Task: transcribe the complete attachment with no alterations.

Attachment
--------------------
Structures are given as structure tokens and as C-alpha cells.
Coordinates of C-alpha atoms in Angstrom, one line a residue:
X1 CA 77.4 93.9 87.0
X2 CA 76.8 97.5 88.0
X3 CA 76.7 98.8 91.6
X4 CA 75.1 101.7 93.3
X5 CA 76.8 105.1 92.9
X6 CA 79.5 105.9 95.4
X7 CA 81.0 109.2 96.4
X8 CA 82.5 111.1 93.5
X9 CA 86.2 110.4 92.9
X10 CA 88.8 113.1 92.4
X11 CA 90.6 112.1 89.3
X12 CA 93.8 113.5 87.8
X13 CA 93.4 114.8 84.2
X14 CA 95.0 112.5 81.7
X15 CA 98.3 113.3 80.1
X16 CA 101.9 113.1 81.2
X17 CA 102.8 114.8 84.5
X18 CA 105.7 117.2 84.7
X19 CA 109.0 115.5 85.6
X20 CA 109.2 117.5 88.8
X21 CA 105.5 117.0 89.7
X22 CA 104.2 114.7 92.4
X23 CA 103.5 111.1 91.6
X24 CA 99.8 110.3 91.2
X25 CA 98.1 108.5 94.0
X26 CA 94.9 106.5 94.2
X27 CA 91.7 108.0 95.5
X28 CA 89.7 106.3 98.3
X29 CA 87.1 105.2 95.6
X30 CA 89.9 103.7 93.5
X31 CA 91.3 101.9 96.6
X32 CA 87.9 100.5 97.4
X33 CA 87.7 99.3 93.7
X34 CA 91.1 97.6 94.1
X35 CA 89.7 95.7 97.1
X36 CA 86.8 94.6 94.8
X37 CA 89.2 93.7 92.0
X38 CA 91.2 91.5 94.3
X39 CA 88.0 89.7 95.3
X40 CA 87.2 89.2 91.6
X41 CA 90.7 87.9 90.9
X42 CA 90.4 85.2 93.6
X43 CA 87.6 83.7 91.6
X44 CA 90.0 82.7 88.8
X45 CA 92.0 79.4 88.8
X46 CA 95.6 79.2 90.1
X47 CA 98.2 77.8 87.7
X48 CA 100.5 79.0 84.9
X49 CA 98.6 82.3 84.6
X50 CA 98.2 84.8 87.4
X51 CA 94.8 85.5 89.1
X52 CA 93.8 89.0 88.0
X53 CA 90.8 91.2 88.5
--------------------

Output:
Structures are given as structure tokens and as C-alpha cells.
Coordinates of C-alpha atoms in Angstrom, one line a residue:
X1 CA 77.4 93.9 87.0
X2 CA 76.8 97.5 88.0
X3 CA 76.7 98.8 91.6
X4 CA 75.1 101.7 93.3
X5 CA 76.8 105.1 92.9
X6 CA 79.5 105.9 95.4
X7 CA 81.0 109.2 96.4
X8 CA 82.5 111.1 93.5
X9 CA 86.2 110.4 92.9
X10 CA 88.8 113.1 92.4
X11 CA 90.6 112.1 89.3
X12 CA 93.8 113.5 87.8
X13 CA 93.4 114.8 84.2
X14 CA 95.0 112.5 81.7
X15 CA 98.3 113.3 80.1
X16 CA 101.9 113.1 81.2
X17 CA 102.8 114.8 84.5
X18 CA 105.7 117.2 84.7
X19 CA 109.0 115.5 85.6
X20 CA 109.2 117.5 88.8
X21 CA 105.5 117.0 89.7
X22 CA 104.2 114.7 92.4
X23 CA 103.5 111.1 91.6
X24 CA 99.8 110.3 91.2
X25 CA 98.1 108.5 94.0
X26 CA 94.9 106.5 94.2
X27 CA 91.7 108.0 95.5
X28 CA 89.7 106.3 98.3
X29 CA 87.1 105.2 95.6
X30 CA 89.9 103.7 93.5
X31 CA 91.3 101.9 96.6
X32 CA 87.9 100.5 97.4
X33 CA 87.7 99.3 93.7
X34 CA 91.1 97.6 94.1
X35 CA 89.7 95.7 97.1
X36 CA 86.8 94.6 94.8
X37 CA 89.2 93.7 92.0
X38 CA 91.2 91.5 94.3
X39 CA 88.0 89.7 95.3
X40 CA 87.2 89.2 91.6
X41 CA 90.7 87.9 90.9
X42 CA 90.4 85.2 93.6
X43 CA 87.6 83.7 91.6
X44 CA 90.0 82.7 88.8
X45 CA 92.0 79.4 88.8
X46 CA 95.6 79.2 90.1
X47 CA 98.2 77.8 87.7
X48 CA 100.5 79.0 84.9
X49 CA 98.6 82.3 84.6
X50 CA 98.2 84.8 87.4
X51 CA 94.8 85.5 89.1
X52 CA 93.8 89.0 88.0
X53 CA 90.8 91.2 88.5